But the specter of the slowing jobs market loomed over the president’s remarks as he again pressed Congress to support his economic agenda.
“The economy is growing again, but not as fast as we want it to grow,” Obama told a crowd at the Honeywell Automation and Control Solutions manufacturing facility here, just outside Minneapolis.
Citing the European debt crisis and high gasoline prices, Obama added that formidable obstacles “cast a shadow” over the U.S. economy.
“We have lot work to do to get where we need to be,” Obama said. “All these factors make it all the more challenging not just to recover but to lay the foundation for an economy built to last over the long term. But that’s our job.”
The monthly jobs numbers came as the Obama campaign has been under constant assault from Republican challenger Mitt Romney over the president’s stewardship of the economy. The debate has prompted a strong reaction from Obama, who has opened a double-barreled attack on Romney’s record on jobs during his time as head of Bain Capital, a private equity firm, and as Massachusetts governor.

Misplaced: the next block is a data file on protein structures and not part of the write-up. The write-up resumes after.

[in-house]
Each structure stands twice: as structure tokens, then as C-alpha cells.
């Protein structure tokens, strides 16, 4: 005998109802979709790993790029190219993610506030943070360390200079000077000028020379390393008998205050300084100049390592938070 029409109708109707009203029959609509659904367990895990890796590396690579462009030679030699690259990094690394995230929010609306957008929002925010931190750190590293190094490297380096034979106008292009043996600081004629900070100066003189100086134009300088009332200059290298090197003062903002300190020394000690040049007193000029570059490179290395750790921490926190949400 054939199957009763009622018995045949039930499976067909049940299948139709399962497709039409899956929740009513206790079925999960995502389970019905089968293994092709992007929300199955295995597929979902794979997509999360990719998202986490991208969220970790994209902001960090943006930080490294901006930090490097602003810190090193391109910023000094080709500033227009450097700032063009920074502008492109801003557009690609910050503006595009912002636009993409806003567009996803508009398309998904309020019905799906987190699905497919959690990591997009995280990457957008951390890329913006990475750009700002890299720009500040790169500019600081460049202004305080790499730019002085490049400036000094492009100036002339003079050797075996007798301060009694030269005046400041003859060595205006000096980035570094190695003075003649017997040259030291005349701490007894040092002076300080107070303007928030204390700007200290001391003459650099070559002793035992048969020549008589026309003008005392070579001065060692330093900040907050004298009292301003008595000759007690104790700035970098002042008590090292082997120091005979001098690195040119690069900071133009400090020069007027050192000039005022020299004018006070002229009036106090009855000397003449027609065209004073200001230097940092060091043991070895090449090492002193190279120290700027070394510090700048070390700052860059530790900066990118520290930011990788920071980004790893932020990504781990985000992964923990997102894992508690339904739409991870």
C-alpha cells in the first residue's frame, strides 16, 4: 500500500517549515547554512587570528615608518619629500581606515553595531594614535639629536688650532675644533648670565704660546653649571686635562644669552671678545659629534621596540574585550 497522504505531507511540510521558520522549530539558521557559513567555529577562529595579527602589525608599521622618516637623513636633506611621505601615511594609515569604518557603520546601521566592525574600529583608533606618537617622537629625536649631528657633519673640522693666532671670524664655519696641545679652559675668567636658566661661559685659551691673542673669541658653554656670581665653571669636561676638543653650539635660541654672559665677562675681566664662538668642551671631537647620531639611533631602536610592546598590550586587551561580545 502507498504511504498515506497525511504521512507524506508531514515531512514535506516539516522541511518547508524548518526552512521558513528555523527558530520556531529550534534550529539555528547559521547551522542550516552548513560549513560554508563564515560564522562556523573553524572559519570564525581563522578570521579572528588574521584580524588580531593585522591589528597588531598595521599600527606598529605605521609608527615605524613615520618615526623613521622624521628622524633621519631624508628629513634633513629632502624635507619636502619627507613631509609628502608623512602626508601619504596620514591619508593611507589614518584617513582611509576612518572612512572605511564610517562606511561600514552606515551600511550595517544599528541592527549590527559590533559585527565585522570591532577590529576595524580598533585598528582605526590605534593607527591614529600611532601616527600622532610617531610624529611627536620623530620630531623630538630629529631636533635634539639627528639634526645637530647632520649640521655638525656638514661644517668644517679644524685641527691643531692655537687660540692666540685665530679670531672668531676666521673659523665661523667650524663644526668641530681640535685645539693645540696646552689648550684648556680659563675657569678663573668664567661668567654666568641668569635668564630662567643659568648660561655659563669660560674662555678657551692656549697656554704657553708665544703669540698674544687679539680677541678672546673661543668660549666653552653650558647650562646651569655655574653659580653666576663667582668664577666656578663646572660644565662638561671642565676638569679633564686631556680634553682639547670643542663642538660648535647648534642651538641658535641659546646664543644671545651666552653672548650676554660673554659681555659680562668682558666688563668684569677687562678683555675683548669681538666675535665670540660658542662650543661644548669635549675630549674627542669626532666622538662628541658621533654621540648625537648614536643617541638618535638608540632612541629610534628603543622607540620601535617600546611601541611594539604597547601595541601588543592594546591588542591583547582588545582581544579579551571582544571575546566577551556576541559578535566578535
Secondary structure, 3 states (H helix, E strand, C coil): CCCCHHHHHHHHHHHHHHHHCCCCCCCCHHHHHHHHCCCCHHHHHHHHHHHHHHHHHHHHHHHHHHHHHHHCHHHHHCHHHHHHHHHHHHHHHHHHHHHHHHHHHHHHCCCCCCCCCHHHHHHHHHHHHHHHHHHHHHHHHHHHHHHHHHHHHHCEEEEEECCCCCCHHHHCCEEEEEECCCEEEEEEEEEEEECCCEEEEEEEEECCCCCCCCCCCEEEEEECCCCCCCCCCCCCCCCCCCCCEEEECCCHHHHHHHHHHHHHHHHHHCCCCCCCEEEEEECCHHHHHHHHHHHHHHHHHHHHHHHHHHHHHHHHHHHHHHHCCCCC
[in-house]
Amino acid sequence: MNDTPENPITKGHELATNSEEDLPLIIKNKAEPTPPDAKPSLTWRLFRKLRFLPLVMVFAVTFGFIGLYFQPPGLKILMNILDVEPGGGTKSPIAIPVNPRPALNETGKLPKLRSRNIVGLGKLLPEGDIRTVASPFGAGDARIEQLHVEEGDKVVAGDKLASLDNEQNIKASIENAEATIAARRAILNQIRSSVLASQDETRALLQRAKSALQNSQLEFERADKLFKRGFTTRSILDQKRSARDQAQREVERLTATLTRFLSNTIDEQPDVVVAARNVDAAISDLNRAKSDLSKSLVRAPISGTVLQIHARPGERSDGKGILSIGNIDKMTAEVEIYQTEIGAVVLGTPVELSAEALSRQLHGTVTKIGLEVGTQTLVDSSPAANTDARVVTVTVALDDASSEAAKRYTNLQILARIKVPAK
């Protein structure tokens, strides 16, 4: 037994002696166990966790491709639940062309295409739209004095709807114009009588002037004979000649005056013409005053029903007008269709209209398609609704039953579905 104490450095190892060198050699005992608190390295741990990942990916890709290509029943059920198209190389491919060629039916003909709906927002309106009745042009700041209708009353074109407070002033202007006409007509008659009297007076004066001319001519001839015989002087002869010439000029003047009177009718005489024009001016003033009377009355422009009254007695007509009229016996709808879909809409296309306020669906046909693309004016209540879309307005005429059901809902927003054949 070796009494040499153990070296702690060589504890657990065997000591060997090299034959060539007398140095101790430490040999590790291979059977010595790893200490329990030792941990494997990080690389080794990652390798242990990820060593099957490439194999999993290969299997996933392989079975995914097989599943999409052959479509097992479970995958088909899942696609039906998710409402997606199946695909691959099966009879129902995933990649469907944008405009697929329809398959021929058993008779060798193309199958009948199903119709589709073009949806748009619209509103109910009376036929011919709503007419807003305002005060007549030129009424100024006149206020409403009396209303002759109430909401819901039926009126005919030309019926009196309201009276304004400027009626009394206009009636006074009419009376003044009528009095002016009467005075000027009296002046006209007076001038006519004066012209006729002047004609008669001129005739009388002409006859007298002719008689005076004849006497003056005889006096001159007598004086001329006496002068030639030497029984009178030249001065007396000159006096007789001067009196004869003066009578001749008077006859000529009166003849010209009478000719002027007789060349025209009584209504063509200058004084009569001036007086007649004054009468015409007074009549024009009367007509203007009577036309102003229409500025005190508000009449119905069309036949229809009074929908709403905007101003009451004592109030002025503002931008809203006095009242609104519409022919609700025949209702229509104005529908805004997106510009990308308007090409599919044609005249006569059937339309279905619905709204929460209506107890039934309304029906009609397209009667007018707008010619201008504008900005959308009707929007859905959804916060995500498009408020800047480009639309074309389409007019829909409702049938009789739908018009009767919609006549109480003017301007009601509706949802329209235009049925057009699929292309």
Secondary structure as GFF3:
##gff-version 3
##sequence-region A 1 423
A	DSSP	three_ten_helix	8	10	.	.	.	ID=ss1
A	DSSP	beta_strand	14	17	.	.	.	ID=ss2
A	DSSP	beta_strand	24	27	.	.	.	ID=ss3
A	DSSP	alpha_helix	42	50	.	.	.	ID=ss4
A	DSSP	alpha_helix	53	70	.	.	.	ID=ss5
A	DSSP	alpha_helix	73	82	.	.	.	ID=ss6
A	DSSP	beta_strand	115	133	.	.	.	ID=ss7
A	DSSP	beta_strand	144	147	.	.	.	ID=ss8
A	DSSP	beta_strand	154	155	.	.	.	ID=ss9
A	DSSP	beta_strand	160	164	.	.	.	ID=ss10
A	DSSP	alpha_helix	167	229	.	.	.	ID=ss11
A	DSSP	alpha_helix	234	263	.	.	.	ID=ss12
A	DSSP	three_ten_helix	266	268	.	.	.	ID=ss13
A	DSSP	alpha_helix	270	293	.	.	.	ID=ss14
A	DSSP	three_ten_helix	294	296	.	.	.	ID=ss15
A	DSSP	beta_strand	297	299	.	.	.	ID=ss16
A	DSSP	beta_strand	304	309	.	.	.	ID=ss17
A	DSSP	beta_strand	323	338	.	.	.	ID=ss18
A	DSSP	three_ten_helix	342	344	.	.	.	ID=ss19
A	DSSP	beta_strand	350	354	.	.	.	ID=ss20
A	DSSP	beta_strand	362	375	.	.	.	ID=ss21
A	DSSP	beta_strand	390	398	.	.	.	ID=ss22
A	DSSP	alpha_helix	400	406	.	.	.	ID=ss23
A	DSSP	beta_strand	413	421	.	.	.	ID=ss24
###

Polls show that voters consider the weak economy the most important issue of the campaign, and both camps have pressed their cases in swing states with heavy appeals to independent voters.
Romney, whose campaign has centered on his business acumen as he seeks to convince voters he can oversee a faster economic recovery, pounced on the weak jobs report to hammer Obama.
The numbers are a “harsh indictment of the president’s handling of the economy,” Romney said in a statement. “It is now clear to everyone that President Obama’s policies have failed to achieve their goals and that the Obama economy is crushing America’s middle class.”
Minnesota, a reliably Democratic state in presidential elections, has a remarkably low unemployment rate of 5.8 percent. But as he has for months, Obama used the stop at the Honeywell plant to demand that Congress support a series of White House proposals that the president said would quickly boost job creation.
The five proposals, which Obama calls a Congressional “to-do list,” include tax breaks for companies that return jobs from overseas and low-interest loans for homeowners seeking to refinance. At Honeywell, Obama emphasized a proposal to create a Veterans Jobs Corps to help veterans of the Iraq and Afghanistan wars find jobs that meet their skills upon leaving the military.
Obama has sought to use congressional Republicans as a foil to highlight his administration’s effort to take stronger actions, which he says have been stymied by an obstructionist GOP intent on winning political points in an election year.